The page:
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A Legal Guide to Buying a Home in US

  In the process of buying a house in the United States, you have to do a lot of things: decide the neighborhood where the property is located, see the house, sign the Purchase and Sale Agreement, inspect the house, and apply for a loan (most Chinese people come to the United States to buy property with cash once they are in place. You can avoid this procedure), buy home insurance, and close. As a home buyer, you must understand the relevant knowledge, and you must carefully inspect and check every process of purchasing a property, so as to minimize the possibility of troubles in buying a house.

What is the difference between a co-op, a condo, a townhouse, and a single-family home?


  Due to the similarity in appearance and interior structure, it is easy for foreigners to confuse co-ops in the US with condos, which are very different from a property ownership perspective, which requires special attention.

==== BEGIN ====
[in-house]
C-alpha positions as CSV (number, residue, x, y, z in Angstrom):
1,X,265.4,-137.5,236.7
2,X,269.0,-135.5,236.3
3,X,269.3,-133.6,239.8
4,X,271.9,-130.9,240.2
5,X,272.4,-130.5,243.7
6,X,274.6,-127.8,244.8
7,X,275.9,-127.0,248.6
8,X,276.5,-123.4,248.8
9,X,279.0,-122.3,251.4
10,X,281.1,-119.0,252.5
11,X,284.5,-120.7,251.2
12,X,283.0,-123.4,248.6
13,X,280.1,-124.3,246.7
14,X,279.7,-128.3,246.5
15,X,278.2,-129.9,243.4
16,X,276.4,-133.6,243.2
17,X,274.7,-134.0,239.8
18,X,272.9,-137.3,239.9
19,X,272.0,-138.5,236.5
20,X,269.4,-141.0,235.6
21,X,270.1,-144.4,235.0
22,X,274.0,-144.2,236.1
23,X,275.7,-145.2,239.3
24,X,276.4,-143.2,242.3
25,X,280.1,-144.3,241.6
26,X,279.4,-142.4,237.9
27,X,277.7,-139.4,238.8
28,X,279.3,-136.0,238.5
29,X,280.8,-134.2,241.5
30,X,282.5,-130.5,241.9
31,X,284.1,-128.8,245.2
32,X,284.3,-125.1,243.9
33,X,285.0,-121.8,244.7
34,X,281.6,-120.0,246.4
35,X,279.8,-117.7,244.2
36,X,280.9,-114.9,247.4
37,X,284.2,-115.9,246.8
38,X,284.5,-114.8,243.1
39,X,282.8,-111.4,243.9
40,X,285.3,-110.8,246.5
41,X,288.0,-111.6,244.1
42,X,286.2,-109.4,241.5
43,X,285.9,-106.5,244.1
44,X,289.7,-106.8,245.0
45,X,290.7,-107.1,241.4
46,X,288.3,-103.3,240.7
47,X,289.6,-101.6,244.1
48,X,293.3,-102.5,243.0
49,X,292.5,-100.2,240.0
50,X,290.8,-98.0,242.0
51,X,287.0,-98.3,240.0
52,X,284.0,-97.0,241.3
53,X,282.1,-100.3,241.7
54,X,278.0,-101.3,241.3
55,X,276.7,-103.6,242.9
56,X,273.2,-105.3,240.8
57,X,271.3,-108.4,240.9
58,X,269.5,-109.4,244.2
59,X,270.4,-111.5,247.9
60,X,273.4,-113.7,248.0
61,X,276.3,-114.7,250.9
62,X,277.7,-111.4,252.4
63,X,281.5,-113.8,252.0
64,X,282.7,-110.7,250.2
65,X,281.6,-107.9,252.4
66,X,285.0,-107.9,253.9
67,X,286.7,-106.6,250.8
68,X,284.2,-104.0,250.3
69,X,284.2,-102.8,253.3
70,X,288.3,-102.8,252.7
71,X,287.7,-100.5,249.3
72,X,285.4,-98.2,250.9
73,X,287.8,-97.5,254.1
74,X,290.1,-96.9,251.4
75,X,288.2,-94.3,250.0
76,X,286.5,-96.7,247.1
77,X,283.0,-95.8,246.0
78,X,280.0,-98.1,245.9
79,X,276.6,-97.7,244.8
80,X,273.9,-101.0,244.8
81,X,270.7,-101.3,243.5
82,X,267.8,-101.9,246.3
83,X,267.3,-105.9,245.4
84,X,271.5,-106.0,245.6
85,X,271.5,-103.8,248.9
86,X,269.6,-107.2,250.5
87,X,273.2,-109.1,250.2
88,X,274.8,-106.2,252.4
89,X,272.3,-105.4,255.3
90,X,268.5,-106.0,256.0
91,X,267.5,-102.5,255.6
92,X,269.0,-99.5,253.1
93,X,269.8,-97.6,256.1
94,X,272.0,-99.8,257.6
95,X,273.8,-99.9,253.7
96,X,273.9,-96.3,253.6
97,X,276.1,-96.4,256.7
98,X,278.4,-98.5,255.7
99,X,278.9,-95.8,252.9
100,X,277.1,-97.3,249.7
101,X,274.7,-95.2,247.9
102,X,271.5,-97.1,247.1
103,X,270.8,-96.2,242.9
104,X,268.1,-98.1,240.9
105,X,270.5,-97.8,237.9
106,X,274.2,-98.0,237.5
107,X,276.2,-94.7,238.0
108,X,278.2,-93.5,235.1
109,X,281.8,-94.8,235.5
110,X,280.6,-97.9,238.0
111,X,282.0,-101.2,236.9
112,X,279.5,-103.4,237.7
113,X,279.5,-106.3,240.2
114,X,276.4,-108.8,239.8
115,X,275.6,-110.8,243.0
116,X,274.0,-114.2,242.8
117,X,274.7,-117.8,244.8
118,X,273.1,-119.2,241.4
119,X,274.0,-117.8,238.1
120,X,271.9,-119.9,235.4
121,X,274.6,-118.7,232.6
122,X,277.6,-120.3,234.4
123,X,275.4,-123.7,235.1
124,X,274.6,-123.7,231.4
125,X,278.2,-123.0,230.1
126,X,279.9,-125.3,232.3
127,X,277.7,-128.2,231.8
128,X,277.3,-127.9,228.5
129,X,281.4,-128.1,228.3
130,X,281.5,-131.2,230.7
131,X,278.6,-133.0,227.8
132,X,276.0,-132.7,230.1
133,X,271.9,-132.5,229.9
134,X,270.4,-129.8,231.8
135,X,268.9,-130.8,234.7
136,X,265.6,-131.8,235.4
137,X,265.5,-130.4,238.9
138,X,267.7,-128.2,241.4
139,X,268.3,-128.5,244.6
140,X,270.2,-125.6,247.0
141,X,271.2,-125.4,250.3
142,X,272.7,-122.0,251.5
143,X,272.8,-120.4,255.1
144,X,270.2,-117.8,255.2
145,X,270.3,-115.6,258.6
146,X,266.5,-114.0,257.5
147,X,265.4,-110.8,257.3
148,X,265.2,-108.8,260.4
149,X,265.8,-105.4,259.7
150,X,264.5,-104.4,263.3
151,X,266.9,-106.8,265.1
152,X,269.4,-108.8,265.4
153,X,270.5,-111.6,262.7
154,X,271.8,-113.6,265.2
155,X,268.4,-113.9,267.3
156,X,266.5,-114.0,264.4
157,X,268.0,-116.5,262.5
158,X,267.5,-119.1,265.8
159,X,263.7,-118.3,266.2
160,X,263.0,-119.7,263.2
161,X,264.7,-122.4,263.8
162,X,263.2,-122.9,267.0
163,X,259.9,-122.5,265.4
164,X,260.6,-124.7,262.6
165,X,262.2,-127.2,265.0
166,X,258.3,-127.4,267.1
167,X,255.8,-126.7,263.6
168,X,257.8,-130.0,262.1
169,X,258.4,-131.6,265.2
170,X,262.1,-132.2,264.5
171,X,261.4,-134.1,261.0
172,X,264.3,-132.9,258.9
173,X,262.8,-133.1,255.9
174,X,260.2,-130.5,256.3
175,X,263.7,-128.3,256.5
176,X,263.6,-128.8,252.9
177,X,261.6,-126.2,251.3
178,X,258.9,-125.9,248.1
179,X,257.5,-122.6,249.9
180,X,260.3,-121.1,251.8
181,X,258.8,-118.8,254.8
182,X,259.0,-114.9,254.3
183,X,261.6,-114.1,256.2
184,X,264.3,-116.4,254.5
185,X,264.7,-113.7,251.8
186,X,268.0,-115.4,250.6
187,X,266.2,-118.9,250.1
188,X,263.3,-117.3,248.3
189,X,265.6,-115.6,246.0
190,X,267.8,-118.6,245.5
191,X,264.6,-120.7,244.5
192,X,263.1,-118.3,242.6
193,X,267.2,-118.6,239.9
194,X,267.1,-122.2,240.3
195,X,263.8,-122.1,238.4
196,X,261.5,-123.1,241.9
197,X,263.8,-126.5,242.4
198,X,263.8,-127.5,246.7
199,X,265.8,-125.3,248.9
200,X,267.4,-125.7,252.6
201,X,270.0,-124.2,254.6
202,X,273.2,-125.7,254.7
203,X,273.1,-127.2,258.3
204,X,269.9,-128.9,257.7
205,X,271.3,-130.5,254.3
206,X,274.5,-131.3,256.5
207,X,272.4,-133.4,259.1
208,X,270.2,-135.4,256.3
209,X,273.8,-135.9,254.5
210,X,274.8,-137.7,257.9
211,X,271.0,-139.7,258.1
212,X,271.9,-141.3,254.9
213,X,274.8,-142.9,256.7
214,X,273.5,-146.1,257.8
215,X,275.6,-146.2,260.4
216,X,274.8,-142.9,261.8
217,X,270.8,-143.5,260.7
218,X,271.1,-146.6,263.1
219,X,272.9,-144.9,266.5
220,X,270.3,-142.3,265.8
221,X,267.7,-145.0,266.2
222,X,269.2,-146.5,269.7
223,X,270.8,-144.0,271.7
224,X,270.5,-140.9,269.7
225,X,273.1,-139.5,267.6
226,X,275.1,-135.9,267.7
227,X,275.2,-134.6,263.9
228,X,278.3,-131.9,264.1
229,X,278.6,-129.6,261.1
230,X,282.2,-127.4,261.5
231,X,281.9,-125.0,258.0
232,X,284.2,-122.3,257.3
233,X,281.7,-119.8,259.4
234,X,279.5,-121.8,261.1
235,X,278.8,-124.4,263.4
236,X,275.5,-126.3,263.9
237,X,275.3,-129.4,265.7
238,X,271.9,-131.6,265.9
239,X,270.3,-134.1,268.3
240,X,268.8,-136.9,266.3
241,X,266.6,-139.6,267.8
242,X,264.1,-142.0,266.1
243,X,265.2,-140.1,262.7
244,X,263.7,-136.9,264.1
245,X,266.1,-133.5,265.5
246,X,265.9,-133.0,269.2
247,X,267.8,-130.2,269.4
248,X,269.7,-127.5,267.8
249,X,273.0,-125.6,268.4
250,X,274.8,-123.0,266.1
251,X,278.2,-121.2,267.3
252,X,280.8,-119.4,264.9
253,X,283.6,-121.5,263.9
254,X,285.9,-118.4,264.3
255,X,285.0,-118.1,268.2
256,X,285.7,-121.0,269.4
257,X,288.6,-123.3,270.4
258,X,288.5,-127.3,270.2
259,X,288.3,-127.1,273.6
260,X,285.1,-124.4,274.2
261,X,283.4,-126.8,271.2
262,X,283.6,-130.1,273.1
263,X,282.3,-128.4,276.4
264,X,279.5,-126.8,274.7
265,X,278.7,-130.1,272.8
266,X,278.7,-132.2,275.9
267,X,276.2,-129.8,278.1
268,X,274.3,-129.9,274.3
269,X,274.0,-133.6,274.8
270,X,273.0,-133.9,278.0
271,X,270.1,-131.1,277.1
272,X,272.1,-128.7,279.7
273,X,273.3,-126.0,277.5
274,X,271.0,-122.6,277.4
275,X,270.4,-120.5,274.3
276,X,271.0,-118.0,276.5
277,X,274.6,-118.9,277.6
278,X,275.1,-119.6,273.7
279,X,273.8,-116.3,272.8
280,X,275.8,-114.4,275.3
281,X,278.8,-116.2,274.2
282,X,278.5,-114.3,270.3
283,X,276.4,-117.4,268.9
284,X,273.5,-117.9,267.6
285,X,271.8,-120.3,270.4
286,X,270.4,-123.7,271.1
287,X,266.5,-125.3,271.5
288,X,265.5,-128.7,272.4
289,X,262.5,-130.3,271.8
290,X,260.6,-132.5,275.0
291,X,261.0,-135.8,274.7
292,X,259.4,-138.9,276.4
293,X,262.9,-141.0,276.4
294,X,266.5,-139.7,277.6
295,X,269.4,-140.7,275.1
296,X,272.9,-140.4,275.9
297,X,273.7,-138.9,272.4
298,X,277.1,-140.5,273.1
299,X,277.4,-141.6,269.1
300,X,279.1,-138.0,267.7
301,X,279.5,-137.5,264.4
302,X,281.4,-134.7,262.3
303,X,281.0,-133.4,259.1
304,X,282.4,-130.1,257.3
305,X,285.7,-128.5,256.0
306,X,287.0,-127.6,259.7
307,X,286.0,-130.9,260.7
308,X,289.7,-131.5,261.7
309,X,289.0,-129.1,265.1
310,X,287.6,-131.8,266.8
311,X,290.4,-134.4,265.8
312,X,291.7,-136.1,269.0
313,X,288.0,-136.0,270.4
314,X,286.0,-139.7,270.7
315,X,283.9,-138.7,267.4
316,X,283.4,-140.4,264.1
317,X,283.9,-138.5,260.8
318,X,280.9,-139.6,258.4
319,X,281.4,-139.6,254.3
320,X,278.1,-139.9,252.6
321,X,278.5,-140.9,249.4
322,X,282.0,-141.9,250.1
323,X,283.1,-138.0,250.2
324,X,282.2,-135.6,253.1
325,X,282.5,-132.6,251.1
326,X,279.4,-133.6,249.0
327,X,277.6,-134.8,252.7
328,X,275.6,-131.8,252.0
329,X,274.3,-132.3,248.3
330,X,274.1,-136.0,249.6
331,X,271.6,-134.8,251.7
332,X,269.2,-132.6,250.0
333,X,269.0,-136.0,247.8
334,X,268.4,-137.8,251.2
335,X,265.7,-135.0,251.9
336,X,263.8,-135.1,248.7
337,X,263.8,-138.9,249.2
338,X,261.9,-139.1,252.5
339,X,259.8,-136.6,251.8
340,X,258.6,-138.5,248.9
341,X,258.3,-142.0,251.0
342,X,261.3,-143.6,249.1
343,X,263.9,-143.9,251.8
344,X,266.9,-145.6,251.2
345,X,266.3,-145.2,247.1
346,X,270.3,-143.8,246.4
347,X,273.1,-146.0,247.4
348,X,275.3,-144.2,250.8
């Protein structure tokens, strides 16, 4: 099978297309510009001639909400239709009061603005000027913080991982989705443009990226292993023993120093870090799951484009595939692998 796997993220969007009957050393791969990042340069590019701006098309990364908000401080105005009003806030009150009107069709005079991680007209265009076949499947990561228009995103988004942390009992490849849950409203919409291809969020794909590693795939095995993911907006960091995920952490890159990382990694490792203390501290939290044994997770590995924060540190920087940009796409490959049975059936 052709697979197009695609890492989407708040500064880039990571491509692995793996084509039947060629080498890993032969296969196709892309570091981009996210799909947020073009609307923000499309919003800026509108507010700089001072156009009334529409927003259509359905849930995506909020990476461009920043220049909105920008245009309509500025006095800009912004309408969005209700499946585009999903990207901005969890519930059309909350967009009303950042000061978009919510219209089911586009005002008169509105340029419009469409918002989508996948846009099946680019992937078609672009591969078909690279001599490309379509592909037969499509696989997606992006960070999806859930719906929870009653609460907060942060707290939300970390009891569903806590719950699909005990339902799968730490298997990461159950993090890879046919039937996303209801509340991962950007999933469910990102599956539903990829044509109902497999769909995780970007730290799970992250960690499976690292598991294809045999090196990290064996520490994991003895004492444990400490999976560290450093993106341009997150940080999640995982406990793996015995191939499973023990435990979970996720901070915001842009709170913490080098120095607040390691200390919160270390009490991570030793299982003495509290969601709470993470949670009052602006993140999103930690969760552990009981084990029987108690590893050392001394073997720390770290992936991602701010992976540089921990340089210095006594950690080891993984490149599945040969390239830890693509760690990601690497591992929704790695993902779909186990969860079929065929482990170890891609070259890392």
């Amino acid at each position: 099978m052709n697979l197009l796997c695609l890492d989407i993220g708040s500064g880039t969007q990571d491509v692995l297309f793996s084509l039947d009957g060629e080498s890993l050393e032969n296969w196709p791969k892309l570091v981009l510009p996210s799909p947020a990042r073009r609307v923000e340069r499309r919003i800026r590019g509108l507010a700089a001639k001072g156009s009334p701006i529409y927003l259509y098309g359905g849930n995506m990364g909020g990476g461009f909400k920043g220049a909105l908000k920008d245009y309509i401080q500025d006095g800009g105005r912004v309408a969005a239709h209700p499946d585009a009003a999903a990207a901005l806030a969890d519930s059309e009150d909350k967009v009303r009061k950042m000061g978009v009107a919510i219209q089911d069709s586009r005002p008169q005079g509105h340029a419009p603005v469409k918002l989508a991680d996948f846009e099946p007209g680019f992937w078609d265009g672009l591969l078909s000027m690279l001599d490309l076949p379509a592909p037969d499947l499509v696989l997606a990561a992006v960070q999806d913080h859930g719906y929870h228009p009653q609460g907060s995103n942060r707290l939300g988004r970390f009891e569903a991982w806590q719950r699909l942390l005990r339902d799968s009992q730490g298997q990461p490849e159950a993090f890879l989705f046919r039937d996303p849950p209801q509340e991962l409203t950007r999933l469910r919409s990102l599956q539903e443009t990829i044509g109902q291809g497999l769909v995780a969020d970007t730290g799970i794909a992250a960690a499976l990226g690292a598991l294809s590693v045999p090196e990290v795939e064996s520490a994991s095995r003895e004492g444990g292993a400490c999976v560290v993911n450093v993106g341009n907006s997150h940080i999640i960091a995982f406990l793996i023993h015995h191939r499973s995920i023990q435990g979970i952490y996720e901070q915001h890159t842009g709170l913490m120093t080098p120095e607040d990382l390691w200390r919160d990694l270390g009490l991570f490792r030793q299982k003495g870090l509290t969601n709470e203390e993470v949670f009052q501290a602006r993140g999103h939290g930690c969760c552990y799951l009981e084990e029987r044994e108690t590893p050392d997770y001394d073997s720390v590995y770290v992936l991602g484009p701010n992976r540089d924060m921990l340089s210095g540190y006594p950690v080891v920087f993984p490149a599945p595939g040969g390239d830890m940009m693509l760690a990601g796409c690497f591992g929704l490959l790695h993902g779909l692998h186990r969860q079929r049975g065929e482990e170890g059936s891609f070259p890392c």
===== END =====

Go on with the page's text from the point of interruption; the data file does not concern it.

Lease, buy is the right of residence, and the property rights of the co-op belong to the company that owns the residential building. With title leases, buyers can use an apartment in a co-op complex, but pay a hefty monthly maintenance fee. The more upscale the co-op, the higher the maintenance fee of course. The maintenance fee is paid to the company that owns the title of the building and covers all maintenance, management costs of the building, and also includes property taxes and mortgage interest (if the company mortgages the building).

  The management rules of co-ops are relatively strict. Most co-ops stipulate that customers who buy the leasehold must live in their own homes and are strictly prohibited from renting out. A common feature of co-ops is that when the client “sells” the apartment, it pays the company that owns the title of the building a lease transfer fee of about 3% of the sale price.

  Many companies that own co-op titles have rules against "selling" (essentially leasing) co-ops to foreigners. This is because in the event of a financial dispute, it will be difficult for the company to appeal to the court for those whose assets and income originate abroad. Even if the case is won, if the other party's assets are abroad, the judgment will be difficult to enforce. From the perspective of foreigners, co-ops are also not a good choice. For example, there are no property rights and no rental conditions, which are very inappropriate for non-US residents.